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The Vault of Horror


By Tom BakerPublished 3 months ago 3 min read

The Vault of Horror is an old Amicus horror film, a British cinematic adaptation of various EC comics stories from the 1950s. It has a few familiar faces, including Tom "Dr. Who" Baker, and Terry-Thomas, the famous British character actor, and it's generally very entertaining, although it was pretty much panned during the era of its initial release.

The wraparound has Baker and cohorts descending an elevator to a luxuriantly-furnished room; one is faintly reminded of Sartre and No Exit, and then the assembled recount their nightmarish visions of their deaths.

The first segment, a vampire thriller called "Midnight Mess" is adapted from a story from Tales from the Crypt # 35. A man visiting his sister in a small town murders her for inheritance money, before making his way to a mysterious restaurant wherein, formerly, the patrons have been seen to beat a hasty retreat come nightfall. Unaccountably, he discovers his sister is still alive. He also gives new meaning to the phrase, "tapping the admiral."

(Incidentally, that phrase comes from an old urban legend wherein a young couple comes into possession of a wooden cask of rum. They eagerly drink to the dregs only to discover upon removing the top of the wooden barrel that there are the preserved remains of an old pirate within. "Tapping the admiral," indeed.)

The next segment, starring the gap-toothed, faintly Anthony Hopkinsish Terry-Thomas, is called 'The Neat Job," and is taken from Shock SuspenStories #1. Thomas plays a particularly anal, abusive husband who is constantly berating his wife (Glynis Johns) about her housekeeping skills. She responds with peals of insane laughter and a swipe with a sharp object. You might say to yourself at the culmination of this one, "Well, that's just him all over!" (Shades of the Wizard of Oz?) Poor chap always was flying to pieces; it's a rather good job that his wife went the extra mile and helped him organize them.

The third vignette, which takes place in India, is called "This Trick'll Kill You!" and is taken from Tales from the Crypt # 33. Sebastian (Curd Jürgens) plays a magician on holiday with his wife (Dawn Addams), his assistant, who is scouring the Near East for magic tricks. Exposing the fakery of a common street charlatan (Ishaq Bux), he then meets up with a woman (Jasmina Hilton) who can seemingly charm a rope to emerge from a basket, snake-like. Killing her (but the audience wonders "why?"), he is treated to a supernatural revenge. Grim, horrifying ending to a film that, hitherto, had been mostly comic book yuks.

The fourth story, "Bargain in Death," is taken from Tales from the Crypt # 28 (it is curious that a film called The Vault of Horror seemingly features adaptations of NO stories that appeared in that particular EC title), and concerns a man who injects himself with a rare sedative that mimics death, so he can then be buried alive. A confederate is supposed to then come and dig him up and they are to be off, only to collect the massive insurance money from the fraud. Of course, he plans on disposing of his partner and making off with ALL the loot; the partner, it is revealed, plans on doing the same.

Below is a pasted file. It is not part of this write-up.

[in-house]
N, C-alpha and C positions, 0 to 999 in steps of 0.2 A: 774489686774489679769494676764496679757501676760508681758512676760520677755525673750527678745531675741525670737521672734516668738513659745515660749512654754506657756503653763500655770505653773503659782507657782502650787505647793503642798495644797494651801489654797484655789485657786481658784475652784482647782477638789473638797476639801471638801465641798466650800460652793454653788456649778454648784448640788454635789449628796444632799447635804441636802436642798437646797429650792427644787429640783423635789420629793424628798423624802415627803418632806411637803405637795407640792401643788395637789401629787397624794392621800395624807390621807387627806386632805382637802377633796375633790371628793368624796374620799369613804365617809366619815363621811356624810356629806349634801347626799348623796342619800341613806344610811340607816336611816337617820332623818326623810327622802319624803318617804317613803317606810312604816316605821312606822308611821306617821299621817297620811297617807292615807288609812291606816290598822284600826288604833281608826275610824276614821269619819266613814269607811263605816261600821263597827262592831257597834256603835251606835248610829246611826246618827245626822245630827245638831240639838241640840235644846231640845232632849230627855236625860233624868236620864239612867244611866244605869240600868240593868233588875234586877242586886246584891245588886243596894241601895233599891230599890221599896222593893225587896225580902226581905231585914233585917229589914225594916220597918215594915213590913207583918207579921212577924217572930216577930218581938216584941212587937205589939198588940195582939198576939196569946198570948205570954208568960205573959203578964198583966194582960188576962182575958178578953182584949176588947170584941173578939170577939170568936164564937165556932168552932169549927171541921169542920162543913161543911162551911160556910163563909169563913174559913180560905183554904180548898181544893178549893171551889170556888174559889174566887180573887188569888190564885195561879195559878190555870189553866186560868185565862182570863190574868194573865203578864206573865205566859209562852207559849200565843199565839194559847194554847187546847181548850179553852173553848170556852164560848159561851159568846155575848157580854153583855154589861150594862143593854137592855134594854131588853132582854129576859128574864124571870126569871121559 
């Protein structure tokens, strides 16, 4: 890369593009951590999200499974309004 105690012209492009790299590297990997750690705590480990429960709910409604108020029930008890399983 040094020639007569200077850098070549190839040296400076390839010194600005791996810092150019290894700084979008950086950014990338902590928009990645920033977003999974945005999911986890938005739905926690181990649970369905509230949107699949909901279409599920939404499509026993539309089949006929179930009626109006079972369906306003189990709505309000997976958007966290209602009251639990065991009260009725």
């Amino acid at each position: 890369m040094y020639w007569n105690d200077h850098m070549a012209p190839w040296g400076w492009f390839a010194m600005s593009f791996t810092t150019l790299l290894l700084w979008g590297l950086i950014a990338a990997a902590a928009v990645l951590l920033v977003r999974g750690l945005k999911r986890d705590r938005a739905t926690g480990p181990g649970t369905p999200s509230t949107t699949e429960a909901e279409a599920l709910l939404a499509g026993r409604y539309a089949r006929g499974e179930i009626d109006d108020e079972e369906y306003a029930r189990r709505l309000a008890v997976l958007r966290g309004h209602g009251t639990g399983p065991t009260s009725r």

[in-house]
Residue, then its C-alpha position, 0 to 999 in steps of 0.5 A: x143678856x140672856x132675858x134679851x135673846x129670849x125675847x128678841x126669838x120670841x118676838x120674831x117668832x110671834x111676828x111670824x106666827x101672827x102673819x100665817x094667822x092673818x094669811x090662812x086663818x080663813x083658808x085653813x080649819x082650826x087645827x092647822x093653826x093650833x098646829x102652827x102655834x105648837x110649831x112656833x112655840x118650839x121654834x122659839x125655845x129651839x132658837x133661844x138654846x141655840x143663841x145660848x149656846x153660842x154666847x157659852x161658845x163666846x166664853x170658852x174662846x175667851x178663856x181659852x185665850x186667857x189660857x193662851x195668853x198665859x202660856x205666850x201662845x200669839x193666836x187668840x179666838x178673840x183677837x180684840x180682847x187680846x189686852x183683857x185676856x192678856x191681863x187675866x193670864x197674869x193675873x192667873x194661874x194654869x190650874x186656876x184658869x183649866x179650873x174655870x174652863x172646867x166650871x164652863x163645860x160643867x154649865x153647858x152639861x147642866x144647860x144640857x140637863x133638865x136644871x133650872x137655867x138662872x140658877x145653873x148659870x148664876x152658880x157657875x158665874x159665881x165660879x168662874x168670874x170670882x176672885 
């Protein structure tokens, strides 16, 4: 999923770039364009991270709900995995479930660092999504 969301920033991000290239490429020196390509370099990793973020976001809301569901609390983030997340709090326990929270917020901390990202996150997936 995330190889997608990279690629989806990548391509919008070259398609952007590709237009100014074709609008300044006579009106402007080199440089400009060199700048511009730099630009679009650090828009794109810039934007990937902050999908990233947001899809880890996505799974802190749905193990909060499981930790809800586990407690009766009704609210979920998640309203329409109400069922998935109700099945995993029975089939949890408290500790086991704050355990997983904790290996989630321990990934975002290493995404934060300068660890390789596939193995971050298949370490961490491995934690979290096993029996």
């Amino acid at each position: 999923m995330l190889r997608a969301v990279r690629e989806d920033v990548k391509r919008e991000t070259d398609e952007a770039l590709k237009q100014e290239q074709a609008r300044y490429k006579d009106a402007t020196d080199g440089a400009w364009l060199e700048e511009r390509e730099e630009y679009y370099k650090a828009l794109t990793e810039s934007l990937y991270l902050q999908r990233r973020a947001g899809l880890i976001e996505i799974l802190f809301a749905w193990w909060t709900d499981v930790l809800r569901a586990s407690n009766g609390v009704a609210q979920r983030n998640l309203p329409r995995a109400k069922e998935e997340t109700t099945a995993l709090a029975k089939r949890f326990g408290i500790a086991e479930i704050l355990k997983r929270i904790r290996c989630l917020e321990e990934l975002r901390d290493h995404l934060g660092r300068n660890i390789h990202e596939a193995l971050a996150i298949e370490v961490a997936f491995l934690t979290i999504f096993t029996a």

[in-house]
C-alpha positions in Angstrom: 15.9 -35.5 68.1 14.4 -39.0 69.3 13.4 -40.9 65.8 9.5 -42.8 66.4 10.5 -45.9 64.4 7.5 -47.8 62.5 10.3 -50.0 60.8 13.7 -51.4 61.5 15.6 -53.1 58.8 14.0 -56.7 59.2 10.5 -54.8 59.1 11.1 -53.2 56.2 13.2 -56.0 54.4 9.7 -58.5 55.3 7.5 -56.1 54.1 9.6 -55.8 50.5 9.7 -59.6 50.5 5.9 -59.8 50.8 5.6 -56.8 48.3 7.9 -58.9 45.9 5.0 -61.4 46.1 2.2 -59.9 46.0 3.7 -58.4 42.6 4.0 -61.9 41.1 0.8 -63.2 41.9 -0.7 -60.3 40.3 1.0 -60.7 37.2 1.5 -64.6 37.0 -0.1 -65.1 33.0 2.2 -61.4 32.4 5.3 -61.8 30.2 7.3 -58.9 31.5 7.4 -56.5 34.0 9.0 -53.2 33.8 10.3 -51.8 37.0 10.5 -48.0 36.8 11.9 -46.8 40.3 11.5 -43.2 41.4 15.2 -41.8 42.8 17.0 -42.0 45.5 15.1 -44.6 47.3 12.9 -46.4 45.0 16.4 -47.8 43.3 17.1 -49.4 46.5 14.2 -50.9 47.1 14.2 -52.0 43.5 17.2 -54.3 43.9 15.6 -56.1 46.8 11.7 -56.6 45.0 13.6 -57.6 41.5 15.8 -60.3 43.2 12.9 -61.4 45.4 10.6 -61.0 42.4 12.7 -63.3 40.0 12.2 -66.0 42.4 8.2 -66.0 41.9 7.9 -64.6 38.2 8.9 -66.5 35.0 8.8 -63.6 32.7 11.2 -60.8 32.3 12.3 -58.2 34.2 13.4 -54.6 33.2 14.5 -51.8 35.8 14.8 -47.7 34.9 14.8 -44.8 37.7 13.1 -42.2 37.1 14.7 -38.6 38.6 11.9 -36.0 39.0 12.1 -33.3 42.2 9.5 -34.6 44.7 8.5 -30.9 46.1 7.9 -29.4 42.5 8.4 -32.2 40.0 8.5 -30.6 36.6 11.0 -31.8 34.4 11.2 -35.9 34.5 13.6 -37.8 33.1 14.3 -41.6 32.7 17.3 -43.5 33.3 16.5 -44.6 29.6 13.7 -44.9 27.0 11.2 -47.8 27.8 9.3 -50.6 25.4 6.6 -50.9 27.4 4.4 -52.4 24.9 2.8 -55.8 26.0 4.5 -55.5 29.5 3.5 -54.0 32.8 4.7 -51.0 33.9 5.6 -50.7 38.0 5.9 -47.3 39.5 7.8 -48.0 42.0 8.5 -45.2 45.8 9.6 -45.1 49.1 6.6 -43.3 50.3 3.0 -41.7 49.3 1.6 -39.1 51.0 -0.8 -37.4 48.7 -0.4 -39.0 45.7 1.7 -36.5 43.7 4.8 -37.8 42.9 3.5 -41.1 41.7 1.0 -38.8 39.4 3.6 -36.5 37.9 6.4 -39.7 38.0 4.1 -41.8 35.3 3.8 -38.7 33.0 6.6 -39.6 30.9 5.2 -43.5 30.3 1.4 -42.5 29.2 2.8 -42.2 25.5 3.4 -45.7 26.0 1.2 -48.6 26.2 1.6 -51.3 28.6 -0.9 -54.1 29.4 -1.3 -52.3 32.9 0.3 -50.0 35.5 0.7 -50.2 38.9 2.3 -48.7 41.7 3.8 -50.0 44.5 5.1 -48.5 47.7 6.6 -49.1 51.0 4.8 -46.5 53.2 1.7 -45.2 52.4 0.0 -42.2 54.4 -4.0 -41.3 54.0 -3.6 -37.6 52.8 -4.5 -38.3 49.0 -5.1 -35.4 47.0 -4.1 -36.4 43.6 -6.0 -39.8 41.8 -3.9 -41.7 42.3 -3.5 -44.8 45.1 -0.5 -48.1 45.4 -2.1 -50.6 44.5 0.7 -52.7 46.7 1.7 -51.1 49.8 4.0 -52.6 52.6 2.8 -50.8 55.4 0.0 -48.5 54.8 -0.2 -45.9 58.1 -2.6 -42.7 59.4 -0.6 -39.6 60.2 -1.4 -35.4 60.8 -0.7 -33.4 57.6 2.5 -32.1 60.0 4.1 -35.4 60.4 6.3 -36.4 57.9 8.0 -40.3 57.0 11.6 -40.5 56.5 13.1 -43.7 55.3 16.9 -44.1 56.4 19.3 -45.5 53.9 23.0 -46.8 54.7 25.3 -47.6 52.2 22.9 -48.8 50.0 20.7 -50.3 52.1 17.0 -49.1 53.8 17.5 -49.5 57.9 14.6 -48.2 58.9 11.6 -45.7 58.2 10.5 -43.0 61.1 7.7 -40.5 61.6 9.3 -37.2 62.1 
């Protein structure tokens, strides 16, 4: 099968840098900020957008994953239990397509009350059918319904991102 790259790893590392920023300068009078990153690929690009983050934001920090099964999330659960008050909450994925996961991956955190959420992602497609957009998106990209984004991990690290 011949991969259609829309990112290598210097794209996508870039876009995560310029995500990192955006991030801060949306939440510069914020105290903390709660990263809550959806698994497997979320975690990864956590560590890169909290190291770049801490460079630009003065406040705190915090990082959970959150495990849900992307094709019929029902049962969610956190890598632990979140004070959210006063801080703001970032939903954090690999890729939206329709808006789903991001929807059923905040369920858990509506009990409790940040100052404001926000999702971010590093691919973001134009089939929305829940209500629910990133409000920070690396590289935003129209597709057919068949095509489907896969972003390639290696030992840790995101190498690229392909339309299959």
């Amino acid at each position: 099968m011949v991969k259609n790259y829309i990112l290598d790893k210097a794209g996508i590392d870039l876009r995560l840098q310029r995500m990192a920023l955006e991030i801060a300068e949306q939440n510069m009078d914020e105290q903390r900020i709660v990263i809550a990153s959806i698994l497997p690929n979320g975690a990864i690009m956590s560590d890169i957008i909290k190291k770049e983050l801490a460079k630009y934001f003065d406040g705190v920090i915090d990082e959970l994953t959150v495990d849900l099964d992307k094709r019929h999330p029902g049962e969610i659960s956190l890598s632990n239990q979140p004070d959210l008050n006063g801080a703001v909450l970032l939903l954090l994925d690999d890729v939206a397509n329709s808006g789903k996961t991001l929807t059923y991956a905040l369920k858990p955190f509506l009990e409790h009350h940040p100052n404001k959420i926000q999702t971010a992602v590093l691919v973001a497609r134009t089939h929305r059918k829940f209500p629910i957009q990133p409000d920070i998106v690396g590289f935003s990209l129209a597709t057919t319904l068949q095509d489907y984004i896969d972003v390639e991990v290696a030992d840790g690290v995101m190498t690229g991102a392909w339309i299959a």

Two medical students and a modern-day "resurrection man" interfere, with blackly humorous consequences.

The fifth story stars the Fourth Doctor, the ever-engaging Tom Baker (who should have bloody well been knighted decades ago; the fact he hasn't been being a travesty) whose fuzzy mop of Time Lord afro and red and black scarf I grew up watching in "Dr. Who" reruns on the AFRTS (rearrange those letters) armed forces television channel in beautiful Panama, Central America, in the 1980s. Here (the tale is called "Drawn and Quartered," from Tales from the Crypt # 26), Baker portrays a painter living in Haiti (why, one wonders) who discovers that art dealers and critics who dismissed him are reaping huge profits selling his work. He goes to a voodoo priest to have his hand cursed, so that whatever image he paints he can destroy, and the subject of the painting will be destroyed, as well.

Unthinkingly, he stores a self-portrait in a safe and finds himself unaccountably short of breath.

Suffice it to say, revenged or not, this does not end well for any party involved, critic, dealer, or voodoo-cursing, Tardis-driving, Time Lord turned artiste.

We come full circle with the wraparound, revealing the twist ending that is, after the preceding, no surprise. The film has been roundly criticized as being mediocre or humdrum; but, if so, it is perfectly mediocre, a well-balanced and neatly packaged collection of classic EC stories retold through the magic of cinematic wonder. Wrapped in a nice, if bloody bow (the sort of gift that might have been delivered by a homicidal Santa, such as the strange visitor in Amicus's companion film, Tales from the Crypt).

The Vault of Horror (1973)

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About the Creator

Tom Baker

Author of Haunted Indianapolis, Indiana Ghost Folklore, Midwest Maniacs, Midwest UFOs and Beyond, Scary Urban Legends, 50 Famous Fables and Folk Tales, and Notorious Crimes of the Upper Midwest.: http://tombakerbooks.weebly.com

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    Tom BakerWritten by Tom Baker

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